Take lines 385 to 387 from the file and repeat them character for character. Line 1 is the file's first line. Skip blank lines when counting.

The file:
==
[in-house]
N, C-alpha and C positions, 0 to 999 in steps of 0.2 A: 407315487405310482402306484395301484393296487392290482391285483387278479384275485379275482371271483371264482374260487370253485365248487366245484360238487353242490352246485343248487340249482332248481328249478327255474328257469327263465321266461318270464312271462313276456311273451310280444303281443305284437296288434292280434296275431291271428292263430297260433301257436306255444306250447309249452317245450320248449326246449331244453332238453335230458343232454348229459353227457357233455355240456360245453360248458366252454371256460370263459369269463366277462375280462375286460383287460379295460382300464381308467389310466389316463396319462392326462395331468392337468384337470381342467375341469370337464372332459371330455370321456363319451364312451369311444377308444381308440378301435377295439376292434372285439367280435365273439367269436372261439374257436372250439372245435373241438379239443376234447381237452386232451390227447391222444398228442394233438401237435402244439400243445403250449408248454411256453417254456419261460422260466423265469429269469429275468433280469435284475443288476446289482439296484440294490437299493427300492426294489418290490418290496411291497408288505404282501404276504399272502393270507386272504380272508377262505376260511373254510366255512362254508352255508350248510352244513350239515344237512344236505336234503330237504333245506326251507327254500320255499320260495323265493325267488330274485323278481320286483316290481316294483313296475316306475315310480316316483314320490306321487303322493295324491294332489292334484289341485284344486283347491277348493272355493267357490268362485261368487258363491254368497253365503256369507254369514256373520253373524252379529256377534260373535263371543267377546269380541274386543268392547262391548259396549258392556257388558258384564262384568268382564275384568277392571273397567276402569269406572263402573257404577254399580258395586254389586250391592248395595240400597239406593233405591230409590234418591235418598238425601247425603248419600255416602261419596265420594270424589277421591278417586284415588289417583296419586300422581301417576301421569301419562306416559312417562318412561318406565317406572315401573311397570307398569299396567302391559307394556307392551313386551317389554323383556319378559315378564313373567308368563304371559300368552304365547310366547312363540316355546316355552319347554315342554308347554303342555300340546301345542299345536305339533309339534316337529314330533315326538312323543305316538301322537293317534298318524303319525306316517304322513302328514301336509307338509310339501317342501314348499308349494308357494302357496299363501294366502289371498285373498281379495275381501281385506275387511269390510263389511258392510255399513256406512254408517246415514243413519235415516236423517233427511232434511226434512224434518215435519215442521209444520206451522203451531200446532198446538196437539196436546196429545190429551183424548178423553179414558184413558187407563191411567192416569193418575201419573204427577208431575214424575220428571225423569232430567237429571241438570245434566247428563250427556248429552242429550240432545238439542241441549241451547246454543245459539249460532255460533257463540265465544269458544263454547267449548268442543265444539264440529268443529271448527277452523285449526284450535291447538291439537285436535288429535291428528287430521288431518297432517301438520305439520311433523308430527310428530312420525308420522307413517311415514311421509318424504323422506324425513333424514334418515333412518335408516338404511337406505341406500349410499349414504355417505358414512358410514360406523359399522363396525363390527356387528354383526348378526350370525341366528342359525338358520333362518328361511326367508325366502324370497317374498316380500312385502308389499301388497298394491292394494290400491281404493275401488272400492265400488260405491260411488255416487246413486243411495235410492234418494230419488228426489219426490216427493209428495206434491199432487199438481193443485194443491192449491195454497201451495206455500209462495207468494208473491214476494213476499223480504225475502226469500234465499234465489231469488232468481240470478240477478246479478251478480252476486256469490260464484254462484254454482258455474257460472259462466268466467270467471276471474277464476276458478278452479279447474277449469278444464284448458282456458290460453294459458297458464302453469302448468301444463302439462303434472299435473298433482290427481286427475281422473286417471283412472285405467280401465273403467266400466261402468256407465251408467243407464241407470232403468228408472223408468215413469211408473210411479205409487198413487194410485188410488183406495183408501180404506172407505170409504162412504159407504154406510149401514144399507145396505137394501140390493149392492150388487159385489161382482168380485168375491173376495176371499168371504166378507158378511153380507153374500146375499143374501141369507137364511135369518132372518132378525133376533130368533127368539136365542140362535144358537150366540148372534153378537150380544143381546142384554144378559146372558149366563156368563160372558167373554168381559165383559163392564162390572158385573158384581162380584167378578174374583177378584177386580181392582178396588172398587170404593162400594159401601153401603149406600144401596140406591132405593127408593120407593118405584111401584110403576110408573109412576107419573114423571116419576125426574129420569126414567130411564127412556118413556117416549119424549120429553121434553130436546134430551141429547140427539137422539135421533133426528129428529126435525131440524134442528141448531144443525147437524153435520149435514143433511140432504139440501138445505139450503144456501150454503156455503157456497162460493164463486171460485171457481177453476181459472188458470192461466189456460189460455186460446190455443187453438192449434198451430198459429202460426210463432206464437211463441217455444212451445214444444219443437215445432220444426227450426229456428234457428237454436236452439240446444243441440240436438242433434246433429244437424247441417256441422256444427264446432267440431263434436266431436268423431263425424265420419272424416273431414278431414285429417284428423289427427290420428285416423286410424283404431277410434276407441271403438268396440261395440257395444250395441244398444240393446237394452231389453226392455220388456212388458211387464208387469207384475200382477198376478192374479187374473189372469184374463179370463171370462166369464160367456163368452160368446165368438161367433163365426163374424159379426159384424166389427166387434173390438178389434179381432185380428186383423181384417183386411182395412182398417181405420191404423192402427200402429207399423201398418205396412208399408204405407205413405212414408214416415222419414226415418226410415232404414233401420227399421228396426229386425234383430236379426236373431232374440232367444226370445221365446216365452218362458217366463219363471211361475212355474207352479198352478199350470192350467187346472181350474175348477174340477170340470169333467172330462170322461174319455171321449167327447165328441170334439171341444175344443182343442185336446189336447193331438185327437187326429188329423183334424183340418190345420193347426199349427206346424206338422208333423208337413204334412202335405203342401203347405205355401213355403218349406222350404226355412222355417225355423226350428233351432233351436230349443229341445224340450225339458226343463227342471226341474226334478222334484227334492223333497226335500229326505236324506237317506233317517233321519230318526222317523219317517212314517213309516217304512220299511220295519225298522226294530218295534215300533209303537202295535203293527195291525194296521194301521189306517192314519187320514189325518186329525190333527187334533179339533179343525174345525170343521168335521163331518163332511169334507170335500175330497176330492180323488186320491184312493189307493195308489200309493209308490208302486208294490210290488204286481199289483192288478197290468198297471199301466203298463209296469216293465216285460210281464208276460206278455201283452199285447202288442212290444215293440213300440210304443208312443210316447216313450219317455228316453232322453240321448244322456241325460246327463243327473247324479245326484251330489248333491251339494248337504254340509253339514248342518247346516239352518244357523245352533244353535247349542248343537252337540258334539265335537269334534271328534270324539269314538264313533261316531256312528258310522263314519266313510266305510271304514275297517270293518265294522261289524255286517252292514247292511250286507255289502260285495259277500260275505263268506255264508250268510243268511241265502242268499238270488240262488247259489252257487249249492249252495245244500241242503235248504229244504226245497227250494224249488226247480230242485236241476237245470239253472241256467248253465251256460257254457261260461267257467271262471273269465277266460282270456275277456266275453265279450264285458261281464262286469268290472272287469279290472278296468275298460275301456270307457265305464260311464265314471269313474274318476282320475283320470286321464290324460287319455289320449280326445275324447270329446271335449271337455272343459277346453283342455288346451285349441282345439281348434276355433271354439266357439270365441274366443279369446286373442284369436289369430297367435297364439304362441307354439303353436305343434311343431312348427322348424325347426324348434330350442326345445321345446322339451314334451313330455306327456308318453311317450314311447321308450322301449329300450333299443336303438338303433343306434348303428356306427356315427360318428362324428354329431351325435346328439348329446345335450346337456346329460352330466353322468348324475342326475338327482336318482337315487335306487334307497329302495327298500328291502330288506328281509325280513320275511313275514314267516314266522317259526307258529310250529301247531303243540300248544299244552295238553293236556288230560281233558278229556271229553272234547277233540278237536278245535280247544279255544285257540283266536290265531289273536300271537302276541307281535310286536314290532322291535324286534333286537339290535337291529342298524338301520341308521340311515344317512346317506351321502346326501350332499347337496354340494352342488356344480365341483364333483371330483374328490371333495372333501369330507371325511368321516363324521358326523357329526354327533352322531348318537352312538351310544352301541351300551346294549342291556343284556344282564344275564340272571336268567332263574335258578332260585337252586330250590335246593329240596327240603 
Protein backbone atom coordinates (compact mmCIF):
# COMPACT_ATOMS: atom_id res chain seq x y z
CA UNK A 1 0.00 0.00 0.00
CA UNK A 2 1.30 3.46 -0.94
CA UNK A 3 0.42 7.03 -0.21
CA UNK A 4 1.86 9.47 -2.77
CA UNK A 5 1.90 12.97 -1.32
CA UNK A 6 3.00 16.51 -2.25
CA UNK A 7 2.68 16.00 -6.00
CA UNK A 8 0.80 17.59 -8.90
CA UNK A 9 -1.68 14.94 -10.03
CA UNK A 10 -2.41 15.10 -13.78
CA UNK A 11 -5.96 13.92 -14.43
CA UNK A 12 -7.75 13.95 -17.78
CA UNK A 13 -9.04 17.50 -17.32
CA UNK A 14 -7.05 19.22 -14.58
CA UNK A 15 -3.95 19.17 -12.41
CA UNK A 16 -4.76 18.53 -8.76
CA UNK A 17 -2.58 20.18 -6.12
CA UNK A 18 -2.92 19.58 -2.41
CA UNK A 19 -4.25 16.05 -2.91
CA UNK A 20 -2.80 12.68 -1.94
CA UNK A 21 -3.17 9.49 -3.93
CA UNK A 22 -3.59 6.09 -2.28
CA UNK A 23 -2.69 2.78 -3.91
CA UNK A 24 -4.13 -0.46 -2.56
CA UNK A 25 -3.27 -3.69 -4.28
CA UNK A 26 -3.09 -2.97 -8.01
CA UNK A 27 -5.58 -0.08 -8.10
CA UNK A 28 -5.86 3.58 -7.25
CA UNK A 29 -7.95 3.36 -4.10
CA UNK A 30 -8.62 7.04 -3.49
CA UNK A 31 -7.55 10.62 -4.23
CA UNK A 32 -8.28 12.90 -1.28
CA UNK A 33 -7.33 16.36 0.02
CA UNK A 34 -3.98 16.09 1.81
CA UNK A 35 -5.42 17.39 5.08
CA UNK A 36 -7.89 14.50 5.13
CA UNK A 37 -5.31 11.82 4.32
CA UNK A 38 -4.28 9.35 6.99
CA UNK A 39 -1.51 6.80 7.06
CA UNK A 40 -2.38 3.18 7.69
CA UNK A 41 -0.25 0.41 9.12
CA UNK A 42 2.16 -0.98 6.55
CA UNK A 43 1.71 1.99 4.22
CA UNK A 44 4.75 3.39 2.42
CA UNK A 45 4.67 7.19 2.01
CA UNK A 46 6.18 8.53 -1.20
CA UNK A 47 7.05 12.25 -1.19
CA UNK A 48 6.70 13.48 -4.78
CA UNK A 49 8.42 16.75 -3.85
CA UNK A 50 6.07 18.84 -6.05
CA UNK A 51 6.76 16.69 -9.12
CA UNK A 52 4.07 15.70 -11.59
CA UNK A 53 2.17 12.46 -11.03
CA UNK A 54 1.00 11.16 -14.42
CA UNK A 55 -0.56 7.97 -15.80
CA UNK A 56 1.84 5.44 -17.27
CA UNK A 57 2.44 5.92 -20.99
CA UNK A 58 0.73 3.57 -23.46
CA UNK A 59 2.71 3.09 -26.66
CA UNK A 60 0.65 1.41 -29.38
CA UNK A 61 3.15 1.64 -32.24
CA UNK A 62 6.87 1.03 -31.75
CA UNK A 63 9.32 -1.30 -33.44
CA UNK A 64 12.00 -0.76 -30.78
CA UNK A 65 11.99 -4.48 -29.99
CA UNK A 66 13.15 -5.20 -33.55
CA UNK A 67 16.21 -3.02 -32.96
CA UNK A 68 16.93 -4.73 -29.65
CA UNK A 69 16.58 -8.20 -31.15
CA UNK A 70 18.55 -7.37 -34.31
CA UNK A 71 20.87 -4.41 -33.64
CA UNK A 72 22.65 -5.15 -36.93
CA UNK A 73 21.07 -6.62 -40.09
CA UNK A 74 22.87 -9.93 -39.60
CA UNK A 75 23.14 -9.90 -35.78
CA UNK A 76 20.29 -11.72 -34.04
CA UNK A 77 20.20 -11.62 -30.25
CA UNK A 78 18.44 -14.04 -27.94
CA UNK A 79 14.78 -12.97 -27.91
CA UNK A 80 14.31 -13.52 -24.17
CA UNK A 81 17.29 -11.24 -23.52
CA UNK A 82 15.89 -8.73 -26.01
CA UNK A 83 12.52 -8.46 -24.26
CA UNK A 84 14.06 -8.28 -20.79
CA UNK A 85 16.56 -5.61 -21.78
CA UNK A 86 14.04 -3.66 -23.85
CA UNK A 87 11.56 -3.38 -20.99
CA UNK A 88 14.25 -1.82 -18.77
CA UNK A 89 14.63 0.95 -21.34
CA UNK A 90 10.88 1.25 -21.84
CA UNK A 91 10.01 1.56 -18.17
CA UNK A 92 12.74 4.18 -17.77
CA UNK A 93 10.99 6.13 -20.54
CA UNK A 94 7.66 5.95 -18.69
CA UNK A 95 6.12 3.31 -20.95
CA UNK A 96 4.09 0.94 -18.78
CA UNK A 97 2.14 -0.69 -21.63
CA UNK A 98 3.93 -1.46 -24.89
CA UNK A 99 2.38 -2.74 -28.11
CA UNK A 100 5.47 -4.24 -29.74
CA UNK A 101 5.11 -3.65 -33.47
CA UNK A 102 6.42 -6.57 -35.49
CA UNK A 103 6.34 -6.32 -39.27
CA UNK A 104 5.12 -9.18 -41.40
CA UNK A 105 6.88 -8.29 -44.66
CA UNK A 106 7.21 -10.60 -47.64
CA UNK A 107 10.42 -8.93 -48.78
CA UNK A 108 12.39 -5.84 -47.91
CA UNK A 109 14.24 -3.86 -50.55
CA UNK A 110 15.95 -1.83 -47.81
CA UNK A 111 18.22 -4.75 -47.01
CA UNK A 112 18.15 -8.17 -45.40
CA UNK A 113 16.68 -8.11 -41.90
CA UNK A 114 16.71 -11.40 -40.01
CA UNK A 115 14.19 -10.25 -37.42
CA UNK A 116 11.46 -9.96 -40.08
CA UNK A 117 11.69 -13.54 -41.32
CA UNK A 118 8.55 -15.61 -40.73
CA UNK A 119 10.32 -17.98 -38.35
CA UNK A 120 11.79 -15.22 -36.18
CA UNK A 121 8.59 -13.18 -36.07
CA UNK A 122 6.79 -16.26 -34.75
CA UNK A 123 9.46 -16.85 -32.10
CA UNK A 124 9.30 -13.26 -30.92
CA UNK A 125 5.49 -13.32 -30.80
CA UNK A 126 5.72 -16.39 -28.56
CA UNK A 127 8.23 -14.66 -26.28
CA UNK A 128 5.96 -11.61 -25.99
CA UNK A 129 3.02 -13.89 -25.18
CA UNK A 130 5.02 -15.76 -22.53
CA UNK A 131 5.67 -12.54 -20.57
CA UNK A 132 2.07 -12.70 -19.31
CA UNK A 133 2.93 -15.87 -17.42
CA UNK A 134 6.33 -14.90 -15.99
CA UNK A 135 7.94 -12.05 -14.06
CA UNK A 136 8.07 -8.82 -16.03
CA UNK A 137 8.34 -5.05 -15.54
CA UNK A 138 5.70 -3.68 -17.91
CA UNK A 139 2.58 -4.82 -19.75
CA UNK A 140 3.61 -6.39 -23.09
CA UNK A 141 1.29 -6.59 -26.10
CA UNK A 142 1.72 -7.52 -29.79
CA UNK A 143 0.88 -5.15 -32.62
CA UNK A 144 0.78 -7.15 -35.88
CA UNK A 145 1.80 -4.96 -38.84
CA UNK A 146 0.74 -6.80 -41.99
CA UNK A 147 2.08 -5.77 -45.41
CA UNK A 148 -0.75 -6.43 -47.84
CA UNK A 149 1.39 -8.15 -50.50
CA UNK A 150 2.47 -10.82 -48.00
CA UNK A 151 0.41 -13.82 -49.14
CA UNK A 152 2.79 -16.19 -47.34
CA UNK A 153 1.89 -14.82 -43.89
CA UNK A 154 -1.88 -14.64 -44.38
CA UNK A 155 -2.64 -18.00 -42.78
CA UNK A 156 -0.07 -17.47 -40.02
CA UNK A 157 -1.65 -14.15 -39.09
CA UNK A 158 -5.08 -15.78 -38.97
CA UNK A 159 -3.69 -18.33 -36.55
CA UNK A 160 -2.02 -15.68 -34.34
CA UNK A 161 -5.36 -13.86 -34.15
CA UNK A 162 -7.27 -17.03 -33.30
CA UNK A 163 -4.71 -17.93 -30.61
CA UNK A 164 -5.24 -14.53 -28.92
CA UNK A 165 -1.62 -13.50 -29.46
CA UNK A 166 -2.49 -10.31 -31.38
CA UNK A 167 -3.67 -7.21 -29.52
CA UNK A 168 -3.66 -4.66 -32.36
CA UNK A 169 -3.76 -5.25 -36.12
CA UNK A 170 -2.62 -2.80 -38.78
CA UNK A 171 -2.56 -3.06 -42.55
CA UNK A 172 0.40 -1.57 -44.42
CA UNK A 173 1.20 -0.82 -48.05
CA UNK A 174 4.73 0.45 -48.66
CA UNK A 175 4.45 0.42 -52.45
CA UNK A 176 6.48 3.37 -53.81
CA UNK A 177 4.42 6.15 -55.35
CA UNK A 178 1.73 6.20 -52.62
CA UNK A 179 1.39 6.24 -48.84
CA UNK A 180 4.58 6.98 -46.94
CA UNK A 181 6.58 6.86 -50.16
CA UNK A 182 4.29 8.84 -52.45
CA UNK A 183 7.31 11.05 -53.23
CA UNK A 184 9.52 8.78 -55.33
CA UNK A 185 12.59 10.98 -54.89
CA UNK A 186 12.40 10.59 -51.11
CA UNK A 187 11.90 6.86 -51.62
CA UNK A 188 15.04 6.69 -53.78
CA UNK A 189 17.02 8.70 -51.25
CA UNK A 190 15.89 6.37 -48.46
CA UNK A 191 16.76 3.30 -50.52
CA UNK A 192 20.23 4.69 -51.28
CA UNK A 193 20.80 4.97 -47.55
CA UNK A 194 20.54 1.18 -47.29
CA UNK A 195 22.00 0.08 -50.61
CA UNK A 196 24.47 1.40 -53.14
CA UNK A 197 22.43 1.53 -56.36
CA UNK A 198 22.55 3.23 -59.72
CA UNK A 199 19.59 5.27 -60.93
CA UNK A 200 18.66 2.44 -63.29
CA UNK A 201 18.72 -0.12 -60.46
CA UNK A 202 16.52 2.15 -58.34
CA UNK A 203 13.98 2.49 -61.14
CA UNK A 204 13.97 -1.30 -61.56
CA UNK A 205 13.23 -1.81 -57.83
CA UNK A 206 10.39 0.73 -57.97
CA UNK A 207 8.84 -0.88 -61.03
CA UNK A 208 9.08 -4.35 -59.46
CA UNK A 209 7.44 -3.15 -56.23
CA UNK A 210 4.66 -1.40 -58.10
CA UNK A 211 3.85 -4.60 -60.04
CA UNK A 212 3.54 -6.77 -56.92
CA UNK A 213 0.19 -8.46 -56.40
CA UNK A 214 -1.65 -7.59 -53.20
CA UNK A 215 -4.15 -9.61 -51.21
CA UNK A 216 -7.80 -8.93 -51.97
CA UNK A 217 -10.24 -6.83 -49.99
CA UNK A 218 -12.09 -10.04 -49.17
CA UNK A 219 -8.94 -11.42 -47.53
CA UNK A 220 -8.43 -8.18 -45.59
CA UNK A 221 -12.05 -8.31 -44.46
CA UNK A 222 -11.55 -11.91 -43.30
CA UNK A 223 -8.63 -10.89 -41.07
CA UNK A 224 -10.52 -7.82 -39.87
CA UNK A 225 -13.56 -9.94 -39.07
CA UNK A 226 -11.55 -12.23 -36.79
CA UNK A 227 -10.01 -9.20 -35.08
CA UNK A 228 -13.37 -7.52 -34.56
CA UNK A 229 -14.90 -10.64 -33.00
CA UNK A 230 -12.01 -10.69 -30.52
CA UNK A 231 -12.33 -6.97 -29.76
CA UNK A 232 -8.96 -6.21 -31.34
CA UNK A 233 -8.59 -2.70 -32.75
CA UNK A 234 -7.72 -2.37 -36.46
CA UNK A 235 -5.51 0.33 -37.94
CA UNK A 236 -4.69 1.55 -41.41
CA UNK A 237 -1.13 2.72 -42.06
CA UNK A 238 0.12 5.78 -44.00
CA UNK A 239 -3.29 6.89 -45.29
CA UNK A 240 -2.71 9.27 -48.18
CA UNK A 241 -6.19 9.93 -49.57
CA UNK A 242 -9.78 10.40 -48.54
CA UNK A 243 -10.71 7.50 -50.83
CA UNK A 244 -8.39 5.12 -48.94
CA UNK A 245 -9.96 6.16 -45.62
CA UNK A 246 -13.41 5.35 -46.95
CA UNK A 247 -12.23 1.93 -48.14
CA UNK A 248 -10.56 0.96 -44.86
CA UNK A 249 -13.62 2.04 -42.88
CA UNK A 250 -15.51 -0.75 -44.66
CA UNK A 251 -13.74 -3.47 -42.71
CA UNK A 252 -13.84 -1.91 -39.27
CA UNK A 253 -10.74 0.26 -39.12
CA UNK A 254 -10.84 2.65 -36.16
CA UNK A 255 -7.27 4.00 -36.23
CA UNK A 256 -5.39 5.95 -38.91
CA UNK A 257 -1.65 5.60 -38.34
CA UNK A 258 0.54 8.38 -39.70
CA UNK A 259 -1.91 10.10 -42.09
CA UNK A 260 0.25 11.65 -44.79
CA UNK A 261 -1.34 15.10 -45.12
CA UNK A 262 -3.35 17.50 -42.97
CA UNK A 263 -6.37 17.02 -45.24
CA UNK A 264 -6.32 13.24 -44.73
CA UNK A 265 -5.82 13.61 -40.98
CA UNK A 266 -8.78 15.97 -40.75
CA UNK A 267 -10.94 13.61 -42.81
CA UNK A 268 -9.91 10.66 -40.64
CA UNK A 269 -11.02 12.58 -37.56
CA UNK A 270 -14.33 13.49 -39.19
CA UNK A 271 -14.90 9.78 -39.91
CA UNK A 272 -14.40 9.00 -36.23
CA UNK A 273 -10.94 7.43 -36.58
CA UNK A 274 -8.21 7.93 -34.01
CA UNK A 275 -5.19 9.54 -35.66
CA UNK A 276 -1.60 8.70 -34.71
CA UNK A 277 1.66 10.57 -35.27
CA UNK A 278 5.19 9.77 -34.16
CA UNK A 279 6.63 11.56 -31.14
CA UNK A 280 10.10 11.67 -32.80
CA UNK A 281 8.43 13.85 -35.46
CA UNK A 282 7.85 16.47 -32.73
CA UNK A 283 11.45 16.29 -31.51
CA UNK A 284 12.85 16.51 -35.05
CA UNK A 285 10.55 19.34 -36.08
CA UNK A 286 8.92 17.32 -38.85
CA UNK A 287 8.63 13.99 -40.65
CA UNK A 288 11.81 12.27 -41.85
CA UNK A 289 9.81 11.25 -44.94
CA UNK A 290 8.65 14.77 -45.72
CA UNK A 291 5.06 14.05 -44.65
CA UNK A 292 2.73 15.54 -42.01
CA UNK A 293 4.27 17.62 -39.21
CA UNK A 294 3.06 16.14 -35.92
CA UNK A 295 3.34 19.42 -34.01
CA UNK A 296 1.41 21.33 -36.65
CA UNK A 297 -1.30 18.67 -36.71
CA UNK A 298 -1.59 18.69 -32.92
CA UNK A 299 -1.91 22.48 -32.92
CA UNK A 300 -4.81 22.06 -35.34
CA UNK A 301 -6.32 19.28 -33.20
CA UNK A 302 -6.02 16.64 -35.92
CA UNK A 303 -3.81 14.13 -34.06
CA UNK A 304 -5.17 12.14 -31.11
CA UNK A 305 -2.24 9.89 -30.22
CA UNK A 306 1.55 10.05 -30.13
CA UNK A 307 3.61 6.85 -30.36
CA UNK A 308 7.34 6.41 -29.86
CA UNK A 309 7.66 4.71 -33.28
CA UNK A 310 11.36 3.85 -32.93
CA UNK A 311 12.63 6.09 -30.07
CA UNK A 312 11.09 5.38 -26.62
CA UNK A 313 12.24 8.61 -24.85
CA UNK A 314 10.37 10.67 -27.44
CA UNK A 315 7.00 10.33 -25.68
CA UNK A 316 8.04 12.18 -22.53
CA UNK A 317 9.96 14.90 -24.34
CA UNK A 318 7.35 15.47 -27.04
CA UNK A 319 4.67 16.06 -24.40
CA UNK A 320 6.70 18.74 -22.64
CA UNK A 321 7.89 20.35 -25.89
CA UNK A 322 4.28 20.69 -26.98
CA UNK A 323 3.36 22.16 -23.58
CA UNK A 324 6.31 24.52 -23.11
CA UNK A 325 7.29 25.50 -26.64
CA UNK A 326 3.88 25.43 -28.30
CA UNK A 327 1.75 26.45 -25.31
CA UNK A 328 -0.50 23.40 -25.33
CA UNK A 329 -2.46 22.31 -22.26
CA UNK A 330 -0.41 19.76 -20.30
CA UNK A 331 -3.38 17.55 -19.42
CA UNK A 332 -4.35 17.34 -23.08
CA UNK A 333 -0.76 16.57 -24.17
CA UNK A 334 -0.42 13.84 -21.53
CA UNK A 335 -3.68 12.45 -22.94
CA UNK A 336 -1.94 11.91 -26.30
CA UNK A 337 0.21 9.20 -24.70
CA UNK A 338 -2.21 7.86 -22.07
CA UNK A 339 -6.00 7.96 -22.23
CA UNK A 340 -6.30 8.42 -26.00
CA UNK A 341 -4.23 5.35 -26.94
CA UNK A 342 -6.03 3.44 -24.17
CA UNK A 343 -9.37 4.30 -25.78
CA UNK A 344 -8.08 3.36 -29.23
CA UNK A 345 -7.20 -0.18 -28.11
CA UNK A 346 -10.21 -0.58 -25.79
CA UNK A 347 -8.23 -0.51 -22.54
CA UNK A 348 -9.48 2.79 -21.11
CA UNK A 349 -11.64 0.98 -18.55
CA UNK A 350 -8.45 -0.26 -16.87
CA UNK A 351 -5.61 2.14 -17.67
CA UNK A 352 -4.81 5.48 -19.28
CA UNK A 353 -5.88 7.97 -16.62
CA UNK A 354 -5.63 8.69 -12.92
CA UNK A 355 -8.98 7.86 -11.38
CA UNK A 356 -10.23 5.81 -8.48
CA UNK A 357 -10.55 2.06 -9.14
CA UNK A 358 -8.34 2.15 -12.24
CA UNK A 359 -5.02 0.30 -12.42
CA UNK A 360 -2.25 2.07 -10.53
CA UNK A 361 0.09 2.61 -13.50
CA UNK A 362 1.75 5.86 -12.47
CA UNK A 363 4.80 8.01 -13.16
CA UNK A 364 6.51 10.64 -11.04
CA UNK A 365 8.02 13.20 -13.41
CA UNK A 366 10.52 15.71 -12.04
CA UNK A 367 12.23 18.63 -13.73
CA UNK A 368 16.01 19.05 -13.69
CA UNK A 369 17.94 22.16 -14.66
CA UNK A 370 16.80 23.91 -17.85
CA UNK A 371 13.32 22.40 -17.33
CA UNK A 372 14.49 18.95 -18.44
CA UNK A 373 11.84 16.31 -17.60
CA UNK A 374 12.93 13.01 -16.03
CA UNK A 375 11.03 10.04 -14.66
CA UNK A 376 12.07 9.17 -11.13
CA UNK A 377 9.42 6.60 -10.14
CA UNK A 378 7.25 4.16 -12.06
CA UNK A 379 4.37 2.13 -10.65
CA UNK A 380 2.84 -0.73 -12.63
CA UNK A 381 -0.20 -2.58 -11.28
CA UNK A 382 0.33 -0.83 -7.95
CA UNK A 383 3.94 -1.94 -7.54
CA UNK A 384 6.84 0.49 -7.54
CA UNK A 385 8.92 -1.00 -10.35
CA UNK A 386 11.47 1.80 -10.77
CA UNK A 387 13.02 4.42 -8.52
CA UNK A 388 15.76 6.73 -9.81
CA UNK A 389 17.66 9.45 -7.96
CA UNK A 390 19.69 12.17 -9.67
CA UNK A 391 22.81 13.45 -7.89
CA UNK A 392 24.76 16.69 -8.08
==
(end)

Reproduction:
CA UNK A 381 -0.20 -2.58 -11.28
CA UNK A 382 0.33 -0.83 -7.95
CA UNK A 383 3.94 -1.94 -7.54